Kuruvilla Pandikattu SJ
Lord Kelvin (William Thomason 1824-1907) is a giant of 19th Century science. In addition to the Kelvin Scale of absolute temperature, for which he is usually remembered, his pioneering research in the fields of mechanical energy and mathematics proved vital in the task of laying the first transatlantic communication cable which connects Europe to America.
Kelvin was knighted in 1866 for his key part in this mammoth engineering feat. He was also the first UK scientist to be elevated to the House of Lords and maintained that his life-long Christian faith supported and informed his scientific work.
He was also a devout Christian and firm believer in God. He asked: “Is there anything so absurd as to believe that a number of atoms falling together of their own accord can by any chance make a sprig of moss, a microbe or a living animal? Nobody can think that any such process even in millions and millions of years could unaided give us a beautiful world like ours?”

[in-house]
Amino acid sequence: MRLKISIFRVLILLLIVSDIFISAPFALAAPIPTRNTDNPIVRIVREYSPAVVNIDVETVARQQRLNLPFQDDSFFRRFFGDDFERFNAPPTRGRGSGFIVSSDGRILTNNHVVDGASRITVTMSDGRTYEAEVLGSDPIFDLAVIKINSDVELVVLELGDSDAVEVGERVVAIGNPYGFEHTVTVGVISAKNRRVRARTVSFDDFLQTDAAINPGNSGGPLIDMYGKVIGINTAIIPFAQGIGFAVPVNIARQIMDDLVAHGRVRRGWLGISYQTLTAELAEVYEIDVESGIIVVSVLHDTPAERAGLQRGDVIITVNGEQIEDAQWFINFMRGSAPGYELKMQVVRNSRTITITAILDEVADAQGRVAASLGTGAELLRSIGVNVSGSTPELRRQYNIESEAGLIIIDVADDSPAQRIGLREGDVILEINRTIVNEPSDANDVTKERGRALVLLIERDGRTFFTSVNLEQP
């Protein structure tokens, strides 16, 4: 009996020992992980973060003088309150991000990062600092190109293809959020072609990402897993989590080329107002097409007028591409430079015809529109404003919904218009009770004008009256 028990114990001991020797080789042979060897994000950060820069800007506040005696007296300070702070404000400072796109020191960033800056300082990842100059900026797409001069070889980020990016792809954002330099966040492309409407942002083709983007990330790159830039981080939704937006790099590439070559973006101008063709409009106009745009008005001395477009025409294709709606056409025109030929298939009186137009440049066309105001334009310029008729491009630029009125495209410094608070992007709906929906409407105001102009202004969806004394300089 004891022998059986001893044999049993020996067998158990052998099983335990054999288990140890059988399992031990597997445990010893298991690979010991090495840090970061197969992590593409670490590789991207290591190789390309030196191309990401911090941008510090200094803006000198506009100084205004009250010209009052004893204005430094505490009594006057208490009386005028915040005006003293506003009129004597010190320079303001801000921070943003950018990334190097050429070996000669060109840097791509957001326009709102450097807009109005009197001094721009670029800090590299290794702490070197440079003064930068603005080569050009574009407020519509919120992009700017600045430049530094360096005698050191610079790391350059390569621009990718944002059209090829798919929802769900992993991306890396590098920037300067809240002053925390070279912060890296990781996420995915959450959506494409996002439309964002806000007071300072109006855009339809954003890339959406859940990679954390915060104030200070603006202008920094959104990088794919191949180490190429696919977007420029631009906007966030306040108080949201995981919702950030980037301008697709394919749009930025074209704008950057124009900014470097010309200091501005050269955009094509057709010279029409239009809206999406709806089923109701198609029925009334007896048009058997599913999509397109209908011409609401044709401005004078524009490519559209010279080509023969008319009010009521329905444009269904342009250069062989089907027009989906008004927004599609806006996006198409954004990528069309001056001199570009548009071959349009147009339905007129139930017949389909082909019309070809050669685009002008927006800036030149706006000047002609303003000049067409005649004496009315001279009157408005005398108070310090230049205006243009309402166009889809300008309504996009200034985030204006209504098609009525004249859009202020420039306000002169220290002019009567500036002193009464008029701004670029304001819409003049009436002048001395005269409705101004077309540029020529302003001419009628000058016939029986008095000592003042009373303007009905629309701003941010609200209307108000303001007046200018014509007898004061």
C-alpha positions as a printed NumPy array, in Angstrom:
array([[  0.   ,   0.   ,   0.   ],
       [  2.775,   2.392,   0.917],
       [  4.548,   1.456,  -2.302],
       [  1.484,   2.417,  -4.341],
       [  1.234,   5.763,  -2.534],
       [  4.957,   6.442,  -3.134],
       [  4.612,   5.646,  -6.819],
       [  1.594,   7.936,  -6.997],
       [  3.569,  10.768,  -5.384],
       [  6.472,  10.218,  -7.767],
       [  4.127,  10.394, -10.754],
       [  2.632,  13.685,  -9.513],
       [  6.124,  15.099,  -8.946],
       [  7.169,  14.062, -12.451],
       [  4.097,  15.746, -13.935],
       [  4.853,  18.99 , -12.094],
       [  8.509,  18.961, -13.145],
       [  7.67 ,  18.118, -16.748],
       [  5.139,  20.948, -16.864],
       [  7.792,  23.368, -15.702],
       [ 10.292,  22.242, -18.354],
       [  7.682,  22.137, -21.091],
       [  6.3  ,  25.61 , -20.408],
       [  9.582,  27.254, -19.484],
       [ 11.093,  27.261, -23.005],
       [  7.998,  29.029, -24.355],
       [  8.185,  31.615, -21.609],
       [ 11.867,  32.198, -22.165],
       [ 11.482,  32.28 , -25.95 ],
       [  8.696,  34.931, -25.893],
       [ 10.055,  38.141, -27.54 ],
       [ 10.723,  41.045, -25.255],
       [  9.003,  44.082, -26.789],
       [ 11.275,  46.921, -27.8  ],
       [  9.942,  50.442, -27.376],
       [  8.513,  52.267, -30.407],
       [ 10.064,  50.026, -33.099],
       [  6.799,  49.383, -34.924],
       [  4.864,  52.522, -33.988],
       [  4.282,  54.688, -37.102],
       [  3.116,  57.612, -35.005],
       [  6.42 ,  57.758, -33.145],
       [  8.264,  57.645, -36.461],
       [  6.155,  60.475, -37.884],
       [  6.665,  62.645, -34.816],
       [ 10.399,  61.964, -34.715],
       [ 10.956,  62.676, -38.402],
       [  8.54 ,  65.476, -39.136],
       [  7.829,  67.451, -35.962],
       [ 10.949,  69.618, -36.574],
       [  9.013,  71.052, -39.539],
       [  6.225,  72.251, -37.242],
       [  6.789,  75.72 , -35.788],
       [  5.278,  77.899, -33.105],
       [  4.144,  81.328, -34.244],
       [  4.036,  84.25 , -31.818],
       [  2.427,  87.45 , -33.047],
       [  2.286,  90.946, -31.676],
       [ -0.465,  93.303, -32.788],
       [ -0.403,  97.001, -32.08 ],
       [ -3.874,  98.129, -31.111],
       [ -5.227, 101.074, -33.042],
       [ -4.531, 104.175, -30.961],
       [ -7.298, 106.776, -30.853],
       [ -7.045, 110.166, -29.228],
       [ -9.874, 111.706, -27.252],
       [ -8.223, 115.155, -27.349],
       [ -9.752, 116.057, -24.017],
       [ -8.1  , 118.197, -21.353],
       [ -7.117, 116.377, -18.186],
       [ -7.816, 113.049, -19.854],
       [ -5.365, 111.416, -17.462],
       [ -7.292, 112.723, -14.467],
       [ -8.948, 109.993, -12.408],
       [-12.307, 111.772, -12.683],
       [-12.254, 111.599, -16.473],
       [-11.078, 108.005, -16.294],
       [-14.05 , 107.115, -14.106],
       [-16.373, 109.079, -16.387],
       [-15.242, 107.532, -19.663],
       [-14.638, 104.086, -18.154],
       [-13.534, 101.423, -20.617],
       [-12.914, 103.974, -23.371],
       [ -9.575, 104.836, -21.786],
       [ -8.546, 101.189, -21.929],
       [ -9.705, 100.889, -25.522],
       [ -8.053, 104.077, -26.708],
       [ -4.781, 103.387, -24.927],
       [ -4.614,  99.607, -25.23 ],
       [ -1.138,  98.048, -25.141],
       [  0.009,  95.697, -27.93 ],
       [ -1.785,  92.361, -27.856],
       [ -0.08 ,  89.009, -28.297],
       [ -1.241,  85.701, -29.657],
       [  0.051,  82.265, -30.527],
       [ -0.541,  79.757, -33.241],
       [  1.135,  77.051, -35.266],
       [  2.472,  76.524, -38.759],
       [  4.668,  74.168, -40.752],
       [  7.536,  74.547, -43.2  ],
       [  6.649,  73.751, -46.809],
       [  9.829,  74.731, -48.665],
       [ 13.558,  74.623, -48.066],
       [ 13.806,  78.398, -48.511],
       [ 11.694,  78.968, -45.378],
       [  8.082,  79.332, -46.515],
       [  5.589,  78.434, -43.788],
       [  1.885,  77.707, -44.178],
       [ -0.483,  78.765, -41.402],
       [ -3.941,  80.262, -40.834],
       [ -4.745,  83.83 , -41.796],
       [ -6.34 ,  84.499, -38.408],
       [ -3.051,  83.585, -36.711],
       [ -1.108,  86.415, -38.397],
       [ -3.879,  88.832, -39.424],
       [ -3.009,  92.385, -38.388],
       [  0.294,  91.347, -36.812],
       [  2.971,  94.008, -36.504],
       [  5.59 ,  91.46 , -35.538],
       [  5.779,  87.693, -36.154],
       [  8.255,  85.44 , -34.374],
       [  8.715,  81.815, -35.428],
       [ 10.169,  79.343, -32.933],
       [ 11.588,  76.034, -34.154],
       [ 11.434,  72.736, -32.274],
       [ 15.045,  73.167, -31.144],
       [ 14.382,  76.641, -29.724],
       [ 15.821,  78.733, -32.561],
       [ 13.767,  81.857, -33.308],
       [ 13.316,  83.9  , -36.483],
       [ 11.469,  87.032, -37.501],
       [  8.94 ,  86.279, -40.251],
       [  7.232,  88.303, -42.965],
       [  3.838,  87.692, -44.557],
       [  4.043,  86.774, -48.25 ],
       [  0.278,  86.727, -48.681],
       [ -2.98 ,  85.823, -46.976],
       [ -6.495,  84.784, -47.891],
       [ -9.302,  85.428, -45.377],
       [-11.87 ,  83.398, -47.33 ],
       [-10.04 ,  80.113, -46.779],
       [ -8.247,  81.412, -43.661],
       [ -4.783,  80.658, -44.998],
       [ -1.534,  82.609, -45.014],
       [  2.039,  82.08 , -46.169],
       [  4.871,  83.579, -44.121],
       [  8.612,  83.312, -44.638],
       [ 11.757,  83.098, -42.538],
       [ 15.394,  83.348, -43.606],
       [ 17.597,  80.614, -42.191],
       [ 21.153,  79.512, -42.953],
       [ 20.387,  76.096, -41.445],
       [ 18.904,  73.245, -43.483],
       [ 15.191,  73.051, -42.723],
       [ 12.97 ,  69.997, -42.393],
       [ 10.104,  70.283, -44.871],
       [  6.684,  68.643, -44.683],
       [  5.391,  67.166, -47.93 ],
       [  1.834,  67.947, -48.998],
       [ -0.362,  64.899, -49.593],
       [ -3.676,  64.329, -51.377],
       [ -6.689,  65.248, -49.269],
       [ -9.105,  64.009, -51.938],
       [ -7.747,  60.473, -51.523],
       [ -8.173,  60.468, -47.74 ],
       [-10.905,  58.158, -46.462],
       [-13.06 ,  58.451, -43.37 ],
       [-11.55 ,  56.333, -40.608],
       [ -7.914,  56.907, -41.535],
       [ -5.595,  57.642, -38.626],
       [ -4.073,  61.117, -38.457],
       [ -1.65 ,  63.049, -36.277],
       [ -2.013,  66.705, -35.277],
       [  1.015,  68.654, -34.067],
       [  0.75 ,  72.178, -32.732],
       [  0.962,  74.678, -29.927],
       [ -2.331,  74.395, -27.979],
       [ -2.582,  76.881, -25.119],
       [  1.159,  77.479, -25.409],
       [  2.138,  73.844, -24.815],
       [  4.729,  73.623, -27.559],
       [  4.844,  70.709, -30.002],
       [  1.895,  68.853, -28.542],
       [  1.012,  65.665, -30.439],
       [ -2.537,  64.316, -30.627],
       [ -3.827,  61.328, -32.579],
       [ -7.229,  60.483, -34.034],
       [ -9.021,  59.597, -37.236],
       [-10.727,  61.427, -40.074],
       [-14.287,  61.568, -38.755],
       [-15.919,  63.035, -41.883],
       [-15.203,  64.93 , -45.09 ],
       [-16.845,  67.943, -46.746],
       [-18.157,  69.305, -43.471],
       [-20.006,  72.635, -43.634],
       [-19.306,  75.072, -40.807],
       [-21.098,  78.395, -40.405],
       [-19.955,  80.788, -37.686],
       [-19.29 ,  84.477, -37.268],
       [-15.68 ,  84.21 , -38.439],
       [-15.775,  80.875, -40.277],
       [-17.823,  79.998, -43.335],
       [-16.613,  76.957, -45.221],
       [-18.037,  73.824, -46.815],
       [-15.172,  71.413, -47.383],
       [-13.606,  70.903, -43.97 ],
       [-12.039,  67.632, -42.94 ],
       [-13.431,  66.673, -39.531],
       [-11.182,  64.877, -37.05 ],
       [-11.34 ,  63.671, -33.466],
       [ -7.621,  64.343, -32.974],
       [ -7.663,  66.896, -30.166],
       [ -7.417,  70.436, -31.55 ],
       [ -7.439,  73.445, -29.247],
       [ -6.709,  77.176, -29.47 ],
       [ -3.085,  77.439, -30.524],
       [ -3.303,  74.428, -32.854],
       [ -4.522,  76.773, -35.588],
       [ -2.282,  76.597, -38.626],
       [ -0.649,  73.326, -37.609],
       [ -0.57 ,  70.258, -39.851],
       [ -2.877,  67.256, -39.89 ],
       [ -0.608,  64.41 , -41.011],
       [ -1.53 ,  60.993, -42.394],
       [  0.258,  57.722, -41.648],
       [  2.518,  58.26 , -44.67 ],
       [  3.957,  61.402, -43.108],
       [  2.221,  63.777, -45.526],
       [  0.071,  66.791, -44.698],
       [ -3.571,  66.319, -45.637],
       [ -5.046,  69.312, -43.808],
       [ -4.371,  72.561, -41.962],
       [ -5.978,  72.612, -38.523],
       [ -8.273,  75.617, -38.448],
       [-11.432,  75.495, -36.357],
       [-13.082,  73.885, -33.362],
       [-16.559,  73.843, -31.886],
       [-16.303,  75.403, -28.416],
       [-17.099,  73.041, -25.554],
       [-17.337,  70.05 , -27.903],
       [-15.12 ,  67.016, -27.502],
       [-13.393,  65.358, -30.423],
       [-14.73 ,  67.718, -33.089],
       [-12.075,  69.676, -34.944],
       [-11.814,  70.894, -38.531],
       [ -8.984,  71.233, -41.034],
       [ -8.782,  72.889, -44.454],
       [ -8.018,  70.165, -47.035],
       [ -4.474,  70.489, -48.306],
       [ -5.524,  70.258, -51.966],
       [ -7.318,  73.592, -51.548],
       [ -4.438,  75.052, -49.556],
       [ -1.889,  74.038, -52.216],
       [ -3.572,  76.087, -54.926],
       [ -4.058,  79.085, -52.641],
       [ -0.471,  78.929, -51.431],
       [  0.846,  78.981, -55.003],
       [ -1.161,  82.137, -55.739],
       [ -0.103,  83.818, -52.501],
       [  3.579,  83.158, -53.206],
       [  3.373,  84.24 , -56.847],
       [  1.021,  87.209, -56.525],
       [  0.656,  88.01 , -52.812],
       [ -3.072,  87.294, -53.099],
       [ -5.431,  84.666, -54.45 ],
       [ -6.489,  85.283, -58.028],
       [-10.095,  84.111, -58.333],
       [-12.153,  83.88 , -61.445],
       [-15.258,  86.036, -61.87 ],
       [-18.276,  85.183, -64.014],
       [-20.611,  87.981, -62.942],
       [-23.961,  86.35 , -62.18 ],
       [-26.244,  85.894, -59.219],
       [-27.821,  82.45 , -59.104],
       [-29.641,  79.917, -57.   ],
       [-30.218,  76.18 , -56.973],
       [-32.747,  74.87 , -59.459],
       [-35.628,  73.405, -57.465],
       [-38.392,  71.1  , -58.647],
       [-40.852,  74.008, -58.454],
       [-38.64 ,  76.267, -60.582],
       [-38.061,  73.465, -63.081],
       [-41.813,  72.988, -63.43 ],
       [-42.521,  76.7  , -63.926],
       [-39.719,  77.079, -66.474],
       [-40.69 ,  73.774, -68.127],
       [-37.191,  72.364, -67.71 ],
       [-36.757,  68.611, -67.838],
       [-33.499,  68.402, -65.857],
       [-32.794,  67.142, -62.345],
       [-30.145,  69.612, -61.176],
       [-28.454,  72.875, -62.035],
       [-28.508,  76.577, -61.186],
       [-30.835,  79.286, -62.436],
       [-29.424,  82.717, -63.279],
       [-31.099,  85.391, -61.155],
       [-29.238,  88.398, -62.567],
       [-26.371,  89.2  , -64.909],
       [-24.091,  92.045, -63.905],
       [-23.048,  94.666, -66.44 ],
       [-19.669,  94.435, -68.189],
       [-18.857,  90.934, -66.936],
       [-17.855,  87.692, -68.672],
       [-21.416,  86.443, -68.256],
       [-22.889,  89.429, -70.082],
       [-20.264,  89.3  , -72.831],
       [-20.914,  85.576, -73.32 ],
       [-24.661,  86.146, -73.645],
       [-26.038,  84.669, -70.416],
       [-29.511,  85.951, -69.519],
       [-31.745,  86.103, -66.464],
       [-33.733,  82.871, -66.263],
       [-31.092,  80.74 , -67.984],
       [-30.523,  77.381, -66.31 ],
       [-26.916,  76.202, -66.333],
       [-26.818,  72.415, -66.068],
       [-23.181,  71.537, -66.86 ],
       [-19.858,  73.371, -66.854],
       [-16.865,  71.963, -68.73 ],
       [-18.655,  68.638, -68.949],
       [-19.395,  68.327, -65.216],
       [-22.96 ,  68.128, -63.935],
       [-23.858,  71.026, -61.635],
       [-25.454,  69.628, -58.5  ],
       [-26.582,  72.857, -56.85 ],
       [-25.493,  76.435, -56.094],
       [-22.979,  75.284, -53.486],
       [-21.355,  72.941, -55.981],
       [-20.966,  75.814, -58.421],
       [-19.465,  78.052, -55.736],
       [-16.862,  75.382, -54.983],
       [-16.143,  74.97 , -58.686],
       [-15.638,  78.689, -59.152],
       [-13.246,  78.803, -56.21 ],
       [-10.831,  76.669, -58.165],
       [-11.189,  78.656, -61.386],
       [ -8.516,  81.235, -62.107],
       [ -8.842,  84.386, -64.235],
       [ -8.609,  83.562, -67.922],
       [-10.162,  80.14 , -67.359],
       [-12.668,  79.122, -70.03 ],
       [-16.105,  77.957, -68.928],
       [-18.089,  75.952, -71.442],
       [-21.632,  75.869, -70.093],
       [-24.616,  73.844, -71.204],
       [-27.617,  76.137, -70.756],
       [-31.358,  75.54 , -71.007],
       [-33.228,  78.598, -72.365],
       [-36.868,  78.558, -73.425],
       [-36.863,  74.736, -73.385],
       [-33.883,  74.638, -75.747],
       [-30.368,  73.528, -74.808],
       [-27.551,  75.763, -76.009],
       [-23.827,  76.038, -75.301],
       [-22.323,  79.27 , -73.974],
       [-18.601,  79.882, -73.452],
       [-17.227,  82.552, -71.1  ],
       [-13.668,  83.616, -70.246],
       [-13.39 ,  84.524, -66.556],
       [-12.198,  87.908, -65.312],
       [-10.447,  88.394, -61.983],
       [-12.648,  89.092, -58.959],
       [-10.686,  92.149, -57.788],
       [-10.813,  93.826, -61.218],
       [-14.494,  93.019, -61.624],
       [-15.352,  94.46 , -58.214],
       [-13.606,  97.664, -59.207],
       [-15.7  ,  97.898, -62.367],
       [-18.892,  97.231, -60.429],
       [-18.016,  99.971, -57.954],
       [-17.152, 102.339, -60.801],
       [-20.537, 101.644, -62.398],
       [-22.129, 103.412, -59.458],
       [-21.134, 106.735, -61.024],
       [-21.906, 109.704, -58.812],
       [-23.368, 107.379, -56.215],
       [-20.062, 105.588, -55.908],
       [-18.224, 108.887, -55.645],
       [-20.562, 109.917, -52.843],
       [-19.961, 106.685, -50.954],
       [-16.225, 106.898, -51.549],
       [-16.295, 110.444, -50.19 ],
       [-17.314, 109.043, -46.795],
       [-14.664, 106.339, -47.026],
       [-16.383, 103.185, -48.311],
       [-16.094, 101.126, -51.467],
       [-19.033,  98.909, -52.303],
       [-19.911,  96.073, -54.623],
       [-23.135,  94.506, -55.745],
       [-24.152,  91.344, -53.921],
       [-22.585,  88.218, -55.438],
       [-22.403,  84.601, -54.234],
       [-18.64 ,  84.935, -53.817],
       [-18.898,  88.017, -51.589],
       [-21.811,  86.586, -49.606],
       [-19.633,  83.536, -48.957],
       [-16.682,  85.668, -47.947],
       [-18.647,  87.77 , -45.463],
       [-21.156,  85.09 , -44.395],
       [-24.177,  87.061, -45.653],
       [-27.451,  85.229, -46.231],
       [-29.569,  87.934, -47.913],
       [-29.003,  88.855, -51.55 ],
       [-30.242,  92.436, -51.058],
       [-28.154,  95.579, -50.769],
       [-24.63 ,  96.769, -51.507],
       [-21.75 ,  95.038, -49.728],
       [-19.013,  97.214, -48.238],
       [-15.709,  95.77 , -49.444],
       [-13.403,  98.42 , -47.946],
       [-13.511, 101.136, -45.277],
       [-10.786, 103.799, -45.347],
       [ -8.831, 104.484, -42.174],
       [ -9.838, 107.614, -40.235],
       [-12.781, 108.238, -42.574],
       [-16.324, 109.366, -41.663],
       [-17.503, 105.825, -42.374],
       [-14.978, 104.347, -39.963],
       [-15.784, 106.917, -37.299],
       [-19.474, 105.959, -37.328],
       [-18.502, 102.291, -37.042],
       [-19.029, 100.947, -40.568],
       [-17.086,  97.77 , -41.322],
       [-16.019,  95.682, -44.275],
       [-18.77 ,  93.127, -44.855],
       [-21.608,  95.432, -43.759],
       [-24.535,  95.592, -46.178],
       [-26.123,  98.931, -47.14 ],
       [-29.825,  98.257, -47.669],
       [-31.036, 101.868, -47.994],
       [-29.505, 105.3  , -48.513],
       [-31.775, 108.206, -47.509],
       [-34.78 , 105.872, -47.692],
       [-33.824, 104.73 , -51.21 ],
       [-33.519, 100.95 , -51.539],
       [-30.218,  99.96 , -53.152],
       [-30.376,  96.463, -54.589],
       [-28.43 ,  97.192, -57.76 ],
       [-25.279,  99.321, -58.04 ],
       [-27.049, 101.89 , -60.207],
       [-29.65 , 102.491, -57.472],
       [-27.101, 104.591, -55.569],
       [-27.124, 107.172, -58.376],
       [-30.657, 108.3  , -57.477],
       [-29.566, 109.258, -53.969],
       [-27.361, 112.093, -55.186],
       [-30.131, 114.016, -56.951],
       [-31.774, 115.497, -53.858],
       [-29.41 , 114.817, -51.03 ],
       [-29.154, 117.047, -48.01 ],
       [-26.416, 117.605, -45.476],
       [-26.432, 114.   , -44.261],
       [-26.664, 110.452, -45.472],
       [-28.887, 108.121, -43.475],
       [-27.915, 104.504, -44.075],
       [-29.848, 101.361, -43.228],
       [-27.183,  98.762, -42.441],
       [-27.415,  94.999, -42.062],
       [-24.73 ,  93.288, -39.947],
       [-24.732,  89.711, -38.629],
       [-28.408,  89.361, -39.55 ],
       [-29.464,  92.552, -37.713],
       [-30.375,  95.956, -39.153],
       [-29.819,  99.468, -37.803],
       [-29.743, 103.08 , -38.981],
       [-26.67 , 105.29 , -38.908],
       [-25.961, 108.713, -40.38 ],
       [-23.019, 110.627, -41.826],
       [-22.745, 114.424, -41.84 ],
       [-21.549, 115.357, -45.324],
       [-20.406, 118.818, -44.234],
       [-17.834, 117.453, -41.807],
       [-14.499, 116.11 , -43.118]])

He added,“Let nobody be afraid of true freedom of thought. Let us be free in thought and criticism, but with freedom we are bound to come to the conclusion that science is not antagonistic, but is a help to religion.”
Lord Kelvin was not afraid to make his strong confession of faith with this striking passage: “Forty years ago I asked Liebig walking somewhere in the country, if he believed that the grass and flowers which we saw around us grew by mere chemical force. He answered no, I believe it no more than I could believe that a book of botany describing them could grow by mere chemical force.”
One of Lord Kelvin’s favourite expressions is “Every action of the human free-will is a miracle to physical, and chemical, and mathematical science.”
Kelvin believed science must be treated with reverence, as he explained: I have long felt that there was a general impression that the scientific world believes science has discovered ways of explaining all the facts of nature without adopting any definite belief in a Creator. I have never doubted that impression was utterly groundless.
“The more thoroughly I conduct scientific research, the more I believe science excludes atheism. If you think strongly enough you will be forced by science to the belief in God, which is the foundation of all religion.”
Thus in Kelvin we see an accomplished scientist and a committed believer. An intelligent and committed Christian.